A web app to help you stay organized while job hunting. Dragonfly enables users to keep track of critical information to help them land their dream job.
According to Zippia, in 2021, it took an average of 21 to 80 job applications to land one job offer. Job hunting can be a number’s game – the more applications you submit, the higher your chances of landing your dream job. However, keeping track of every application you’ve submitted can be cumbersome as over 94% of users use multiple platforms to find prospective jobs.
With over 78% of users using some form of organization tool to help them keep track of the positions they’ve applied to, an opportunity exists to congregate key attributes that are helpful for users to keep them organized during this process.
Research Insights & User Pain Points
Using our network, we identified a few different categories of prospective users and conducted over 60 survey respondents and heard the job hunting process would be easier if…
- There was a way to keep all of their job applications organized
- They could keep job descriptions on hand without worrying about them being removed
- There was some type of automated process to keep my applications updated
- There was a way to keep track of what jobs need to be followed up on or when I last reached out to or spoke to someone at the company
Our preliminary user research with job seekers found that users were currently frustrated with the process of job hunting. Many found the process to be overwhelming and tiresome. The majority of our users are currently either Google Sheets/Microsoft Docs or Google Words/Microsoft Docs to keep track of their job applications. However, this process is typically abandoned due to the effort required to upkeep the data.
“Based on our target users’ pain points and the capabilities of our team, we leveraged the RICE framework to prioritize the following features:
Our learnings: RICE allowed us to easily see what was a priority and wasn’t based off distilling our user research and the capabilities of our team.
In our MVP, we decided to prioritize our Dashboard. One deep exploration we made was on ‘extensions’. While it seemed extremely high-value for our users, it was initially high-risk for our technical team as none of the members on our team has ever built a feature like this before.
Once our SWEs conducted their research, we were able to conclude this was something attainable and something we pursue.
Iterative Design Learnings
We conducted a total of 10 usability studies:
- Low Fidelity - 4 participants were tasked with managing the Card View and List View of our product as well as a possible chrome extension.
- High Fidelity - 4 participants walked through our polished designed product with prompts tasked at them using the Card View, Sort, Filter, and Board View.
- High Fidelity v.2 – 2 participants provided feedback on the newly updated version of the Board View
We learned the following:
Low Fidelity: Users were able to navigate the Card View and List View easily. They bought into the idea of the product and really valued what the extension had to offer, that being a way to auto-populate new cards from job applications on the web. Additionally, they would like different ways to view the cards.
“It was very user-friendly! It’s nice to have options for the different views. I like that it has the options for both auto and manual inputs which is nice.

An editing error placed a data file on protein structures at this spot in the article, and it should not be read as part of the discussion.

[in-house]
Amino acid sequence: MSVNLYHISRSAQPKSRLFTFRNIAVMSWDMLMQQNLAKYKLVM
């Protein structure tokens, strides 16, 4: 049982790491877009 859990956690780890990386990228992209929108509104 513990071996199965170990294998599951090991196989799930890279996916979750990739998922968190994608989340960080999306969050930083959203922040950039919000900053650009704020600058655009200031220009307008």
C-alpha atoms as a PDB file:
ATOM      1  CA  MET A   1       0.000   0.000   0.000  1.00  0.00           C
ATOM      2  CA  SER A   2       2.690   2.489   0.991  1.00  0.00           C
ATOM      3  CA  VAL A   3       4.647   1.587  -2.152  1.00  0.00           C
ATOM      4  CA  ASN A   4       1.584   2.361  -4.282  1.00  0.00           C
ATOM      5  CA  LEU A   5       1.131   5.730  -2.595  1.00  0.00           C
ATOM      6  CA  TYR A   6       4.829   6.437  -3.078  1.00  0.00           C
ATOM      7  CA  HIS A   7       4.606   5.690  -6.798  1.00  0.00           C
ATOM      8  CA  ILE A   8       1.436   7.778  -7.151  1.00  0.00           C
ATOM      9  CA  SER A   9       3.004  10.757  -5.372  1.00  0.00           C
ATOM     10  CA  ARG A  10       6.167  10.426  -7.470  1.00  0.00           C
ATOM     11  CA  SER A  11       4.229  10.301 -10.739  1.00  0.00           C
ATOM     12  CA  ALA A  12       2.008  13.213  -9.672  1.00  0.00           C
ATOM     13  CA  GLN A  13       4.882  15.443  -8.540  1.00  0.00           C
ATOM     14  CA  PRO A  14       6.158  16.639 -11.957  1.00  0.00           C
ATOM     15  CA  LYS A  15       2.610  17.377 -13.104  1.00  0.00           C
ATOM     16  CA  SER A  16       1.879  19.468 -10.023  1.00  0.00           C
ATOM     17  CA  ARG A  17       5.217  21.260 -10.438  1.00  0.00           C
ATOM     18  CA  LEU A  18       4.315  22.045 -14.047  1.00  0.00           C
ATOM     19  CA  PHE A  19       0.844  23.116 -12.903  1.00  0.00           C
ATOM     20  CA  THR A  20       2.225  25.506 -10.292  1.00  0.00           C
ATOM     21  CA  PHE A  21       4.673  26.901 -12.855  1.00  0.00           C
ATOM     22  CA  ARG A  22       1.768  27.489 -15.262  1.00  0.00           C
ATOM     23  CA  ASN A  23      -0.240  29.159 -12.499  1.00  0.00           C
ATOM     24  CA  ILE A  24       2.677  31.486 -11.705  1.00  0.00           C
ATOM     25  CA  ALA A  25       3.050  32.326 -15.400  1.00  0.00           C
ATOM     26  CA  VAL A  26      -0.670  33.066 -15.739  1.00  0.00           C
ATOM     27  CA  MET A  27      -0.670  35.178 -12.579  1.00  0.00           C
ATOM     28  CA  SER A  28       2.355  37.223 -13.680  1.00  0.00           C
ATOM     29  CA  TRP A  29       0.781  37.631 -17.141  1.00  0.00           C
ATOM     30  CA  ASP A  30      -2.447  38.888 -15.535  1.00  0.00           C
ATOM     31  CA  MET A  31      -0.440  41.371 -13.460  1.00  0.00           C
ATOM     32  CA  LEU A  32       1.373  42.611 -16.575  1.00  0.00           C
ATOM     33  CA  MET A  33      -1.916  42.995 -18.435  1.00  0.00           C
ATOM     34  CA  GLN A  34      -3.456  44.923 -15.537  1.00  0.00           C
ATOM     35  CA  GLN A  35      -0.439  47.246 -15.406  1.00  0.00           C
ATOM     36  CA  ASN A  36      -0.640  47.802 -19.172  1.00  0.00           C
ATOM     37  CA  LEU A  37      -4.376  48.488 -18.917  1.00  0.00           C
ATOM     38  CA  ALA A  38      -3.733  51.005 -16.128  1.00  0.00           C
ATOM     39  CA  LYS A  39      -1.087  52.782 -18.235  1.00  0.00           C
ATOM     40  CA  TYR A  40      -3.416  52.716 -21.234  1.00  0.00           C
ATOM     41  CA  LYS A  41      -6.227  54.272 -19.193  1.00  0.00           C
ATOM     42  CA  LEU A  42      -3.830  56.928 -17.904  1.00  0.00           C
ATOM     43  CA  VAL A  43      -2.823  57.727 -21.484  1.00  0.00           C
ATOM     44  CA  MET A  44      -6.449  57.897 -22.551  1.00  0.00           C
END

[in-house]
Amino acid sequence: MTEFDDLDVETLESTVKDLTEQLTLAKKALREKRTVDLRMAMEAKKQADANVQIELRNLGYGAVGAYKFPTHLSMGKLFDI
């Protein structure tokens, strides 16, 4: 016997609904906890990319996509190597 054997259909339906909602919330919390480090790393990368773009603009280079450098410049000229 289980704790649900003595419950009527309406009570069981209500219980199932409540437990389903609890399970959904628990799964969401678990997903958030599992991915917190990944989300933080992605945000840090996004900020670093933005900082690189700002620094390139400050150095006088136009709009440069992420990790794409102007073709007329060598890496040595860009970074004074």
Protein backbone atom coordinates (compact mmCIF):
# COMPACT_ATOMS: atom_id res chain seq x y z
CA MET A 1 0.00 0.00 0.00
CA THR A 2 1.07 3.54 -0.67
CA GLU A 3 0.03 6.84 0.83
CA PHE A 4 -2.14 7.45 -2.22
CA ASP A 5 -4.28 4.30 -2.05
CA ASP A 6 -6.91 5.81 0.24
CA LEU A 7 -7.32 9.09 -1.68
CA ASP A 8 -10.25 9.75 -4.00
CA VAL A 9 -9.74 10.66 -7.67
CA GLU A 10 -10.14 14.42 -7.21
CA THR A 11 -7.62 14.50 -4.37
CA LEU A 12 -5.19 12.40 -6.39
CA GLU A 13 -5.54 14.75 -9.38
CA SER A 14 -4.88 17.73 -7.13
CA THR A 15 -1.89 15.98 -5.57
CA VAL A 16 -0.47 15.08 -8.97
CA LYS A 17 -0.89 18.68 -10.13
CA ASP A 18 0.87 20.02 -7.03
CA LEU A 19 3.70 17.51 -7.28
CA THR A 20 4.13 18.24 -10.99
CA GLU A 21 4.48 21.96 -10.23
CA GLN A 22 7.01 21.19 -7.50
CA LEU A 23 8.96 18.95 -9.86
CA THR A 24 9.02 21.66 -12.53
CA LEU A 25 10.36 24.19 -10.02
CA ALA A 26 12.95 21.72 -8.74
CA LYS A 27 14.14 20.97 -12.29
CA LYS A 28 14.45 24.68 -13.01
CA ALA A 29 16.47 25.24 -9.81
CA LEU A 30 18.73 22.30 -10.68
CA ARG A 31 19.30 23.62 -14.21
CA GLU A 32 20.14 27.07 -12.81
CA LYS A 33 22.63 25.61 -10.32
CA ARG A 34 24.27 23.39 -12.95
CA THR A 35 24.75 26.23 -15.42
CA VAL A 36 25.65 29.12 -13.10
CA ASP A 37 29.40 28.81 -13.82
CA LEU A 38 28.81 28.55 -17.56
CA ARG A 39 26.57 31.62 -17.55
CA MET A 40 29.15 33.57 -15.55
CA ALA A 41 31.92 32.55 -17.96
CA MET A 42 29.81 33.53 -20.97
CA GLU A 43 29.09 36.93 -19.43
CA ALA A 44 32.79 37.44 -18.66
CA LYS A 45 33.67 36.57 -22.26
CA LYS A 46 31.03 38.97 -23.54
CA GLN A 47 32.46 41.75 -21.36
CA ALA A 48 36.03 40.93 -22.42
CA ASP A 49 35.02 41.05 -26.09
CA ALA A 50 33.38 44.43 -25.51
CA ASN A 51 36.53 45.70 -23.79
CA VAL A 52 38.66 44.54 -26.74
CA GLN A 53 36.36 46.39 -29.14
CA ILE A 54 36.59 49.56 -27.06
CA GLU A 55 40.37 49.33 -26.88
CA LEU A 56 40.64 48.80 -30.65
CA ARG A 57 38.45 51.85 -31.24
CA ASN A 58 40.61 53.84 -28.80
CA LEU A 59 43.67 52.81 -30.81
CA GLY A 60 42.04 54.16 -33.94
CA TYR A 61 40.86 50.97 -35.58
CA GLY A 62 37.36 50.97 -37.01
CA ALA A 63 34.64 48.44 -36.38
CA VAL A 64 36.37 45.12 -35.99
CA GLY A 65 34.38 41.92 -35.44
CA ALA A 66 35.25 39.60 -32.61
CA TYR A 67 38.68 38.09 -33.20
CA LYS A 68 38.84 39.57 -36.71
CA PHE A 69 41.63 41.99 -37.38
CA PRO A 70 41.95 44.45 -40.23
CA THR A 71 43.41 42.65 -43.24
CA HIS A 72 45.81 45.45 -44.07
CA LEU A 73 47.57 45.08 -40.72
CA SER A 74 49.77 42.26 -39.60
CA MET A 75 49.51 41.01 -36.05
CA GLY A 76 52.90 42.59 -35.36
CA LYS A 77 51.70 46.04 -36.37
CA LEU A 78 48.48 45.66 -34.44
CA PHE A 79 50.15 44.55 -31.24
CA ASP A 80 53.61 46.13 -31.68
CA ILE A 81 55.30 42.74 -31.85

High Fidelity: Users were excited about the potential of the product and liked the UI design overall. The tasks they found the most intuitive were creating cards, changing the grid layout, sorting, and filtering. Editing and adding cards to the Board View was far from intuitive and users felt lost and confused when it came to this process.
“I liked the Board View and would likely customize it as much as possible.”
High Fidelity v.2: The participants were able to navigate the website without any issues overall. The newly updated Board View was intuitive to use and users navigated the process seamlessly.
"I like it. It's a good way to have it all organized. It was straightforward and easy to use"
Where is it hosted?
Dragonfly’s frontend is currently hosted on Netlify at this link and the backend is currently hosted on Heroku. The backend deployment may be subject to change due to Heroku Postgres going behind a paywall starting November 28th, 2022.
What is your tech stack?
On the frontend we used the React library to build out the UX/UI while adhering to an Atomic design pattern. On the backend we used Knex.js to build out our backend schema, Node.js to build out an internal API for our app, and Postgres to store all the data we were collecting and utilizing throughout Dragonfly.
Some other technologies we used were JSON Web Tokens to authenticate and authorize users to access certain pages of Dragonfly, Bcrypt to hash users passwords in our Postgres Database, and Puppeteer to support webscraping from a LinkedIn job posting so users can automatically create cards in their dashboards.
High level journey of a request
Dragonfly's backend was developed using a Model, View, Controller architectural pattern.
What this means is that instead of having all the logic of a request inside of one large file, the request’s lifecycle is split between the model and controller, and then once the request is complete, the response from the request updates our view which is what our a users sees.
An example of this pattern in action can be demonstrated when a user attempts to automatically create a card using a URL from a LinkedIn job posting.
To start the request lifecycle a user would fill out a form including the link to the posting, the current status of the application, the date applied, the recruiter contract, and any notes they would want to attach to this card. Once all the information is filled in and the form is submitted, this submit event triggers a POST request to one of our API routes. All routes that handle CRUD operations specific to applications live inside of the applications controller. Inside of the applications controller there is an asynchronous function that gets called and pulls all the information from the body of the request.
Once the information is pulled, we can now pass in the parsed LinkedIn URL to our webscrapper which utilizes Puppeteer to run a headless browser and navigate to the URL provided by the user and scraps all relevant information from the posting (such as position, company, location, and job description). Once we have successfully scraped the information from the job posting we pass both the information from the body of the request and the scraped information to our applications model. Inside of the applications model is where the query is made to our database.
Once the query is completed we send a response back to the user with the information from the newly created row in our database, and with this response we can update the frontend to reflect the changes made to the database.